From: Alexanian, Moorad (email@example.com)
Date: Wed Sep 03 2003 - 16:54:30 EDT
The mathematician Kronecker said something to the effect that "God
created the integers and man the continuum."
From: firstname.lastname@example.org [mailto:email@example.com] On
Behalf Of Ted Davis
Sent: Wednesday, September 03, 2003 4:43 PM
To: firstname.lastname@example.org; email@example.com
Subject: RE: mathematical concepts=="irrational numbers,"
"Irrational" numbers, or "surds" (yes, that's a noun related to the
adjective "absurd," look it up for an interesting moment), were thus
b/c they did not meet the Greek standard of "rational" mathematics--ie,
could not be written as the quotients of whole numbers. They were not
thereby related to the harmonic ratios in music (recall that music was
a branch of mathematics). And, of course, by Euclid's time it was
to prove by deduction (using a reductio ad absurdum) that the SQRT(2) is
"irrational" by this definition.
Plato realized that, as a consequence of his geometrical atomism (which
45-45-90 triangles to make up the square sides of the cubical atoms of
and used 30-60-90 triangles to make up the triangular sides of the
tetrahedral, icosahedral, and octagonal atoms of the other three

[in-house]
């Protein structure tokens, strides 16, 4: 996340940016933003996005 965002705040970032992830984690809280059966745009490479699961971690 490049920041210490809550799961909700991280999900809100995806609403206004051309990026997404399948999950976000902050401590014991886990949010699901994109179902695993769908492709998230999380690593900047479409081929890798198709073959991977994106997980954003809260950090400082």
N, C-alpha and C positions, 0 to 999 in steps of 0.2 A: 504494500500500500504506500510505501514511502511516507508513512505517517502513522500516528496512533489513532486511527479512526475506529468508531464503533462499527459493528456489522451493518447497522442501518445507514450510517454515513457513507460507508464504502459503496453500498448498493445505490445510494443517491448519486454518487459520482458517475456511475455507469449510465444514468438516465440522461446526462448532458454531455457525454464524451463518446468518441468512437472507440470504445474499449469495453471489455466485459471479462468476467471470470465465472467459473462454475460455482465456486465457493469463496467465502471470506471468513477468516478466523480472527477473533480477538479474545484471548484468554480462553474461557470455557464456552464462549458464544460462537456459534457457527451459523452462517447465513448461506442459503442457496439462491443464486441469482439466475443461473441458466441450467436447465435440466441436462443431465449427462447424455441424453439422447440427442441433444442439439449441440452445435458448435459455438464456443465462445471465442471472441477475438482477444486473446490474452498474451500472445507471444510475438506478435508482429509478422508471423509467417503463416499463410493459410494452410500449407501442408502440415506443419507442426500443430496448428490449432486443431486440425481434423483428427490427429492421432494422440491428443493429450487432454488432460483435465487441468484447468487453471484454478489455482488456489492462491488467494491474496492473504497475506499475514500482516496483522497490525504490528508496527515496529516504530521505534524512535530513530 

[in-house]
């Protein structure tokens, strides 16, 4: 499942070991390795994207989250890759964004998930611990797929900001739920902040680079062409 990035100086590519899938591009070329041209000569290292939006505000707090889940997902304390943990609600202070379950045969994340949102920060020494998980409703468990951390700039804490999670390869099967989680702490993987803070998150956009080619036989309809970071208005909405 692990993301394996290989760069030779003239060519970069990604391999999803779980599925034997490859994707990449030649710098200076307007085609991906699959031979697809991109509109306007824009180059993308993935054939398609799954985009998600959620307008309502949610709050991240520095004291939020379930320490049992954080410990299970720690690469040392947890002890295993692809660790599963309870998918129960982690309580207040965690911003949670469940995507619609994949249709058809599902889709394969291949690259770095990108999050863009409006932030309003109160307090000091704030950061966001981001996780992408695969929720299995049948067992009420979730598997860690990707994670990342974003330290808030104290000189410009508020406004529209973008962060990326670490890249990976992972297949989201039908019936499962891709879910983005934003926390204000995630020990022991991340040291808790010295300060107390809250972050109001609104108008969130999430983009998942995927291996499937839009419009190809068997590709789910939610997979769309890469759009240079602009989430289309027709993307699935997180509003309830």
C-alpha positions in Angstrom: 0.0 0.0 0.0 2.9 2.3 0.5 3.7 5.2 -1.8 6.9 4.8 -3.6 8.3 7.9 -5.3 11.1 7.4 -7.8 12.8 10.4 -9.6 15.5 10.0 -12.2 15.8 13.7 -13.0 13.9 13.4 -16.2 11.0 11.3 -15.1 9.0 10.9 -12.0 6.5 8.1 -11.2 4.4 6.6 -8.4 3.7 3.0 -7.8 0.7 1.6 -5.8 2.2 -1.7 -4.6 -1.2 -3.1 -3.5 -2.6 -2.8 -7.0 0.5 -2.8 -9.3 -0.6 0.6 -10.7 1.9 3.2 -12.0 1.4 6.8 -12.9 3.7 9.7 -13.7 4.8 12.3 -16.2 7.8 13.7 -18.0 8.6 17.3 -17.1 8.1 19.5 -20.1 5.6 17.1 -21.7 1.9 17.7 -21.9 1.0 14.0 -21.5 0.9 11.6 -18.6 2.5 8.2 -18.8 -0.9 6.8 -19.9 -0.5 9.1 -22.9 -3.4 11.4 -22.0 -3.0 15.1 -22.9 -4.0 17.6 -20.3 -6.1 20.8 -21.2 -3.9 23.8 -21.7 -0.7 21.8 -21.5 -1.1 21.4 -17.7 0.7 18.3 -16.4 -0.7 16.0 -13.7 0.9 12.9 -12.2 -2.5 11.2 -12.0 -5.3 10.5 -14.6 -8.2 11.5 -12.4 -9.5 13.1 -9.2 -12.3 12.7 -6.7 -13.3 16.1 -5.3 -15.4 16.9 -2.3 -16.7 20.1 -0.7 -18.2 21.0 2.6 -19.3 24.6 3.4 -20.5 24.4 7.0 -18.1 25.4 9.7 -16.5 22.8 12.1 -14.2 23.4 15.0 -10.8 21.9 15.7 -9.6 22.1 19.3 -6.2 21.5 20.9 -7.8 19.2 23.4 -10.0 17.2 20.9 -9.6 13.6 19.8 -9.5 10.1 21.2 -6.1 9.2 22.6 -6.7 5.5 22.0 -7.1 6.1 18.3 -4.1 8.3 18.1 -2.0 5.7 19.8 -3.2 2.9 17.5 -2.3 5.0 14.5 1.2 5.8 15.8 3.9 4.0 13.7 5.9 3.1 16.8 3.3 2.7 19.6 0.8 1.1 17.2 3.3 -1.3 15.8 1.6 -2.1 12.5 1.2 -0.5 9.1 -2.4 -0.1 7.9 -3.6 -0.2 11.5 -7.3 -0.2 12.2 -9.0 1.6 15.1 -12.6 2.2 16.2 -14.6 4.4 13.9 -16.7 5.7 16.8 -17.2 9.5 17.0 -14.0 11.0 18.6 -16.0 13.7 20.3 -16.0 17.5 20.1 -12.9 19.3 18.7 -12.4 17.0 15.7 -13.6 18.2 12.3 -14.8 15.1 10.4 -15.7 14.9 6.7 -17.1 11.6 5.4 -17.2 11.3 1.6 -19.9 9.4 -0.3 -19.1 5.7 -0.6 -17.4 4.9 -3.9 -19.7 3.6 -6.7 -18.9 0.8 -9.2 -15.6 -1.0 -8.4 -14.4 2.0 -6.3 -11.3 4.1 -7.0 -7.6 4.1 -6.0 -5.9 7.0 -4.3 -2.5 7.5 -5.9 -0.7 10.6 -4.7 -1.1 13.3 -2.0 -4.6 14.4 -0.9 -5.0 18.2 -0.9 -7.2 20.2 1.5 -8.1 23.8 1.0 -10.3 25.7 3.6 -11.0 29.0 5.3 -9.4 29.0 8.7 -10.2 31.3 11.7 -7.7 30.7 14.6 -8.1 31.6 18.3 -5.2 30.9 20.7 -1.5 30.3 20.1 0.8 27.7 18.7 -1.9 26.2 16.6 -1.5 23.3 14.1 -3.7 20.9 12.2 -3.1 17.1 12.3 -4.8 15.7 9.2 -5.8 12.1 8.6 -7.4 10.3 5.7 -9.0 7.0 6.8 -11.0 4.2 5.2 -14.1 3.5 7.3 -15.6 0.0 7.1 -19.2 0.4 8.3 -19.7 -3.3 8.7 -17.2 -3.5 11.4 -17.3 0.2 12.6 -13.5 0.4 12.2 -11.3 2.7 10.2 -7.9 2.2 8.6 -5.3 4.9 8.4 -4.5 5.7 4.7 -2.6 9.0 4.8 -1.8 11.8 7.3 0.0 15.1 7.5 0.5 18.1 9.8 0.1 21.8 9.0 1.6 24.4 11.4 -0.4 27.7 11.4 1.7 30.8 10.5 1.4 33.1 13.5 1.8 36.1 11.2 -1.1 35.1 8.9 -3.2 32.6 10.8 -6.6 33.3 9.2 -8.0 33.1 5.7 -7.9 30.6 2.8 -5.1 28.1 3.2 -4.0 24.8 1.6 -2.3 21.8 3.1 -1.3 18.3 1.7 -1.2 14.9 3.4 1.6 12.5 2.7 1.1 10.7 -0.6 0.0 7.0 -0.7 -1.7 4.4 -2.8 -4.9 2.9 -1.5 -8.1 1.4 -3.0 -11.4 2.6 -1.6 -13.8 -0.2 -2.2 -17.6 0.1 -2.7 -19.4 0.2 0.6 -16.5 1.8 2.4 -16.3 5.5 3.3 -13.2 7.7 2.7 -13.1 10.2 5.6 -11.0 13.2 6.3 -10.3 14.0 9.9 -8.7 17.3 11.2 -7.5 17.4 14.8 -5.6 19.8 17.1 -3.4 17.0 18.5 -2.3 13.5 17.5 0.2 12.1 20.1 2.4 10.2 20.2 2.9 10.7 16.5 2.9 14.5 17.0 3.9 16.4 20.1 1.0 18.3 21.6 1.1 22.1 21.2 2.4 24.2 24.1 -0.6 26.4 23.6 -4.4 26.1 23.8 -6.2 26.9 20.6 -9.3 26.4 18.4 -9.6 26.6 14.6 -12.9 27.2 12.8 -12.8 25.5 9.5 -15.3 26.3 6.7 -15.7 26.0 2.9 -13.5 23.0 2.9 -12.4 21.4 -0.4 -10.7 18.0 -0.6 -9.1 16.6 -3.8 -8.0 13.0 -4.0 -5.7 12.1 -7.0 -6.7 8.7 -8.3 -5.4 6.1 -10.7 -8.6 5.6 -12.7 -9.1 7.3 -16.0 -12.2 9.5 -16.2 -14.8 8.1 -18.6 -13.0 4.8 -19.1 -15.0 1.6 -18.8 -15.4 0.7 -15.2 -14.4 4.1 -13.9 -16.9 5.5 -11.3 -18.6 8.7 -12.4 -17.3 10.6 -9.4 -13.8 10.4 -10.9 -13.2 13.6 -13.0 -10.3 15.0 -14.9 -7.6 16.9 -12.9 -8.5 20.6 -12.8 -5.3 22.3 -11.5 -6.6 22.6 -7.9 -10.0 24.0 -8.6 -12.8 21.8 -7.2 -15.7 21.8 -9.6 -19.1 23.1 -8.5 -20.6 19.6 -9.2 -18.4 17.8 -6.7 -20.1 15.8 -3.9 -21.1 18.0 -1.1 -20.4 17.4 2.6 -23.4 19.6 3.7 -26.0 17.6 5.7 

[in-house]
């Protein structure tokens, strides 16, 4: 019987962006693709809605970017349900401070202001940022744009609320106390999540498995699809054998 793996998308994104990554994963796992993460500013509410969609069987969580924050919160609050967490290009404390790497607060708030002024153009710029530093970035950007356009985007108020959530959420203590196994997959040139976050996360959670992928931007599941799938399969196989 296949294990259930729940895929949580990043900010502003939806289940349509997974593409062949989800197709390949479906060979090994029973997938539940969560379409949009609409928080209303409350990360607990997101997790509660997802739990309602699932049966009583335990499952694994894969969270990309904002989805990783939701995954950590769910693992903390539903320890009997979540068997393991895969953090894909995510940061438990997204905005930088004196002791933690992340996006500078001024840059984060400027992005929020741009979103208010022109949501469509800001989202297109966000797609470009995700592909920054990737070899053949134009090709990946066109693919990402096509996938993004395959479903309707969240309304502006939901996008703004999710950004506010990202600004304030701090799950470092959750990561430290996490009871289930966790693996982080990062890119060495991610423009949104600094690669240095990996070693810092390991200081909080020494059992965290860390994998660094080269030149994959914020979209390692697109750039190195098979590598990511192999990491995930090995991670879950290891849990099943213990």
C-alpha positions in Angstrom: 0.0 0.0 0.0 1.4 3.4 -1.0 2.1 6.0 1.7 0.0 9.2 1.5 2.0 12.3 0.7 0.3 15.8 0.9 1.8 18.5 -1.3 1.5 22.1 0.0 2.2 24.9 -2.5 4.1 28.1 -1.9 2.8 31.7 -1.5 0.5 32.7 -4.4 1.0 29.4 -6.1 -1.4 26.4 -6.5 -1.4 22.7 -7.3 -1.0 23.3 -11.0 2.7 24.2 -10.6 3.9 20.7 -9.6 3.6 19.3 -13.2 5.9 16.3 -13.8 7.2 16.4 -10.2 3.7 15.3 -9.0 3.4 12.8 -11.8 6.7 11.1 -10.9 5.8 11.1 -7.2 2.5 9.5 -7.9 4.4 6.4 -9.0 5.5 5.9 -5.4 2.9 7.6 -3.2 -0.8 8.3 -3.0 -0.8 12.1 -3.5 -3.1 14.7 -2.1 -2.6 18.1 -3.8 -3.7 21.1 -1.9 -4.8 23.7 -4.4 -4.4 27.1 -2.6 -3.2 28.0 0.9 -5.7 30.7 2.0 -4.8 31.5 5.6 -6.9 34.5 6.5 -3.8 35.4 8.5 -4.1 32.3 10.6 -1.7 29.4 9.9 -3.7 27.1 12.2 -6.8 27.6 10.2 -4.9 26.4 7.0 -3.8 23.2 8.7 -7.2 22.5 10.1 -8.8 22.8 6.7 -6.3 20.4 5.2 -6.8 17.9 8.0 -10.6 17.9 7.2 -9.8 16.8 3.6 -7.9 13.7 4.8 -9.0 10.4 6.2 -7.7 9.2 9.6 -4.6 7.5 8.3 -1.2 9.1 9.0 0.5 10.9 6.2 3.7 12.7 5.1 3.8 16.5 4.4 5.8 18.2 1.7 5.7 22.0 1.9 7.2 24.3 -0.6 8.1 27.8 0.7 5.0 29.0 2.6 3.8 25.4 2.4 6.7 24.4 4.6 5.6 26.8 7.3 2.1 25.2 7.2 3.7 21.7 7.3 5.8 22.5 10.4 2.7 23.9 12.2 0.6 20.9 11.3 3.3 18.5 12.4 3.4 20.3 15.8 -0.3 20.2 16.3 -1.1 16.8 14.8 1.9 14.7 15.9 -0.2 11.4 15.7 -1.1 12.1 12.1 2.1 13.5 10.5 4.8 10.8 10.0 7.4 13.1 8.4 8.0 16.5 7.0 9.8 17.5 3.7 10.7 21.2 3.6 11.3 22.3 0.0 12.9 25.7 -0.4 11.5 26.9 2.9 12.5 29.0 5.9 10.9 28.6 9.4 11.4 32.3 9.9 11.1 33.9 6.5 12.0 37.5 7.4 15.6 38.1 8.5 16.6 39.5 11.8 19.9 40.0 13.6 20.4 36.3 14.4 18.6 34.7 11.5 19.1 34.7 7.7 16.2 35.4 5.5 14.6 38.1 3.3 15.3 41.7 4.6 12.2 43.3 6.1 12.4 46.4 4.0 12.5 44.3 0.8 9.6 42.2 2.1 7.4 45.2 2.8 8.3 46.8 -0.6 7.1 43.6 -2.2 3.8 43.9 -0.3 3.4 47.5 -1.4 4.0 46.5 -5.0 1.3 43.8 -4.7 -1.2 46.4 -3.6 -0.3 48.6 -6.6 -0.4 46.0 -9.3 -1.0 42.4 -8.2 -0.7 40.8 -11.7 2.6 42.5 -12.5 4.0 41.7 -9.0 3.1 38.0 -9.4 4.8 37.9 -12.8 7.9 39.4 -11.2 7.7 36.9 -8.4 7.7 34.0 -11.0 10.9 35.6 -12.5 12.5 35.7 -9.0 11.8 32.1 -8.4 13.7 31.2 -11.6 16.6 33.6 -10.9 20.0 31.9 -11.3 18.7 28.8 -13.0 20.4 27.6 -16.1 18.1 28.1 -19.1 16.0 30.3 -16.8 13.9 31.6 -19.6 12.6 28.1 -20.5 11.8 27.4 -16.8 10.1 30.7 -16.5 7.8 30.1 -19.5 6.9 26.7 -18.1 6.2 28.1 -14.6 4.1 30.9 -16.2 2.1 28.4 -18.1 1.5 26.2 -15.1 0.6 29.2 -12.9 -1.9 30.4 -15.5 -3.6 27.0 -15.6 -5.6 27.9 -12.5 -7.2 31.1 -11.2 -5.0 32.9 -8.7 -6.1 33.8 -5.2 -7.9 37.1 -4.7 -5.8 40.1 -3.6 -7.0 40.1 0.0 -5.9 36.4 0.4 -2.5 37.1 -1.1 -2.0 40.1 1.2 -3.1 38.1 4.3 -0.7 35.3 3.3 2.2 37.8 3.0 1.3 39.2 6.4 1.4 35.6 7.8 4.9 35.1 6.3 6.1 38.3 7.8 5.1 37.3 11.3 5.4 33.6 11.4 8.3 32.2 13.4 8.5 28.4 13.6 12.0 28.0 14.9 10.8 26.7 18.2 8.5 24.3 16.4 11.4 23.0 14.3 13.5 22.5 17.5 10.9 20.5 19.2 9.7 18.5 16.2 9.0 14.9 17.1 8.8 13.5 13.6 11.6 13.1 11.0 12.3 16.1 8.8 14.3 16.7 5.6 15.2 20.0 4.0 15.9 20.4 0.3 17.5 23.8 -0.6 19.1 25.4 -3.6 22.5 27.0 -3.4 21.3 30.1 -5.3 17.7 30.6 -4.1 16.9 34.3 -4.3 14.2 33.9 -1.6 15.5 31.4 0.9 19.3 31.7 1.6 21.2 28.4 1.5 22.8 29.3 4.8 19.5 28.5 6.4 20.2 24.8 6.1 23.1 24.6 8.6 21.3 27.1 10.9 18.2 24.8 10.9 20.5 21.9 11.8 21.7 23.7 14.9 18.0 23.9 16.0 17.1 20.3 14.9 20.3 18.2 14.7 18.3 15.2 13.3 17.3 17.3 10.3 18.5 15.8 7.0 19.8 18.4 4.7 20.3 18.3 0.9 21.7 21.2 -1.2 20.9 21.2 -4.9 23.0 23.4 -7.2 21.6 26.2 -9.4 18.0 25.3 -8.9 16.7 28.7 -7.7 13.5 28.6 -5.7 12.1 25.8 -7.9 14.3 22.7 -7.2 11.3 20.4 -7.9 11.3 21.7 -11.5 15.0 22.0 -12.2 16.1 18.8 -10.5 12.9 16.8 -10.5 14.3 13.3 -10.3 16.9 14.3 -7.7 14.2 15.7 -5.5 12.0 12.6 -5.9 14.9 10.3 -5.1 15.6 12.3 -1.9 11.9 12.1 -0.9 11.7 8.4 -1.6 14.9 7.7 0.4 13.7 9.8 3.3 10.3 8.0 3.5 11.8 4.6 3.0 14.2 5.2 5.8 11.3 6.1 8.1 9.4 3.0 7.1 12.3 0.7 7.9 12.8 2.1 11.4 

elements), some degree of "irrationality" was built into nature. He
interpreted that thusly: the creative power of the divine craftsman (the
"Demiurgos," a word also found in the book of Hebrews) was limited by
"recalcitrance" of the matter he had not created. Thus, perfect form
imposed only imperfectly on matter. Thus, we cannot have a "science"
genuine demonstrable knowledge) of nature, only a "likely story" or
We could have a "science" only of the perfect forms themselves.
Or something like that. His picture of the Demiurgos is, IMO, a
of the modern process God, who can't exert absolute power of nature
either--that is, IMO the process God can't determine the nature of
Rather the nature of nature is a given, the God must simply do his best
what he's got. This is why I think of process theology as Platonistic,
though one can also see it as deeply Aristotelian also (an eternal
eternally in the process of becoming).
I hope this isn't all too confusing, and that I haven't misstated
in the midst of this.
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